It’s difficult to say whether synthesized delta-8 THC is safe one way or the other. We’ve got hundreds of years of documented effects and scientific study of delta-9 THC and only a few years of anecdotal evidence on the effects of delta-8. The issue is further complicated because delta-8 THC is still largely unregulated, and many labs aren’t equipped to accurately test products containing delta-8 THC for other isomers or contaminants. 

The truth is, the reaction byproducts produced by the conversion of CBD to delta-8 THC have not been rigorously studied, and preliminary evidence suggests that isomers that don’t naturally occur at all in cannabis are being created in the conversion process and showing up in consumer products. 

These byproducts and residual solvents may be removed with further purification methods, but it appears few companies are adequately purifying their delta-8 THC—if at all. Owing to lax oversight of the hemp product industry, there’s no regulation for removing these isomers or residual solvents. That leaves a number of unanswered questions for consumers, especially those who ignite and inhale products containing delta-8 THC, as the combustion process can cause other chemical changes.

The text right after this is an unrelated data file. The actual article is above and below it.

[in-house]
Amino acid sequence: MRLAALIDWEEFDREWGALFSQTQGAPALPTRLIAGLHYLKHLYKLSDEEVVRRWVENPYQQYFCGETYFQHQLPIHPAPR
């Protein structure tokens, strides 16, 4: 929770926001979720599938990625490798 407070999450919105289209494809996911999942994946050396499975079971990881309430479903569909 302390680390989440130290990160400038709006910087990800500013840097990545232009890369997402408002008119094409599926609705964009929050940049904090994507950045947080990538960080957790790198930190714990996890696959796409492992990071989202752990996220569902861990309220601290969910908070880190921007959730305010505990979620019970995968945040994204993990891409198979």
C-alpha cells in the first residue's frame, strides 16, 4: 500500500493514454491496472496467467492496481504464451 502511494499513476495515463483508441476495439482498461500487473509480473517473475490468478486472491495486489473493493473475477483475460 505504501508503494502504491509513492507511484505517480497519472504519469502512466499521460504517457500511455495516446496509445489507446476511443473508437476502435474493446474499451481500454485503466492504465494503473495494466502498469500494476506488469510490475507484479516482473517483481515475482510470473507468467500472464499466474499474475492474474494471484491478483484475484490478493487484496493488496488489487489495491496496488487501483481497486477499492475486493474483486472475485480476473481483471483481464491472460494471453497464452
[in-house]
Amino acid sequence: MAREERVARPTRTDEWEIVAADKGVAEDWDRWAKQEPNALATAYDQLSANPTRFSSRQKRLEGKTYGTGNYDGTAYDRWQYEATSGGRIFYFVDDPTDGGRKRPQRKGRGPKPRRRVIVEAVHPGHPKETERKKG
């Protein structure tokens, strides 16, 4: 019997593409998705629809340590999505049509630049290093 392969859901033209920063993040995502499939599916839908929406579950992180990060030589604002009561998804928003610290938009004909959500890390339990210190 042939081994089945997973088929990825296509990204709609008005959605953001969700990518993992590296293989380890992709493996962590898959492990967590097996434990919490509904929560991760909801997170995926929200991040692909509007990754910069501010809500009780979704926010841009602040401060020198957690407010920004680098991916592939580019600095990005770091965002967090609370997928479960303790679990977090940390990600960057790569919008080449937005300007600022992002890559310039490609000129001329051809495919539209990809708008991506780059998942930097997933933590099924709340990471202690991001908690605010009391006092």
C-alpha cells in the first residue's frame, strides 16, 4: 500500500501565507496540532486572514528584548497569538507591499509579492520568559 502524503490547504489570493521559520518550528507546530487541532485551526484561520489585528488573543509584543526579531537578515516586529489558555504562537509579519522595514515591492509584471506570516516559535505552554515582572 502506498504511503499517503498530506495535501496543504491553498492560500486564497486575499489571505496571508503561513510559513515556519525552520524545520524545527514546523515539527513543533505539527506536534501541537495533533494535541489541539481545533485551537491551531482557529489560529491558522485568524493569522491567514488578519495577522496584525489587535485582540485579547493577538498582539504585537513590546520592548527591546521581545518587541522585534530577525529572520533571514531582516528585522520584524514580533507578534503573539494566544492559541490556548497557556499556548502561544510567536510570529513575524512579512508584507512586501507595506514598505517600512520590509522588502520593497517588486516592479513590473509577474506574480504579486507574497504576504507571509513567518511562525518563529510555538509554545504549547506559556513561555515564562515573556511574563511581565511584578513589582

Testing is Key

Further difficulties arise in the potency testing of delta-8 THC products. For processors, it is important to contact your testing lab to ensure that the lab is familiar with delta-8 THC products and knows how to test them. 

As seen in the below chromatograms generated during the analysis of delta-8 THC products, poorly maintained instruments and / or lack of resolution can easily result in misidentification.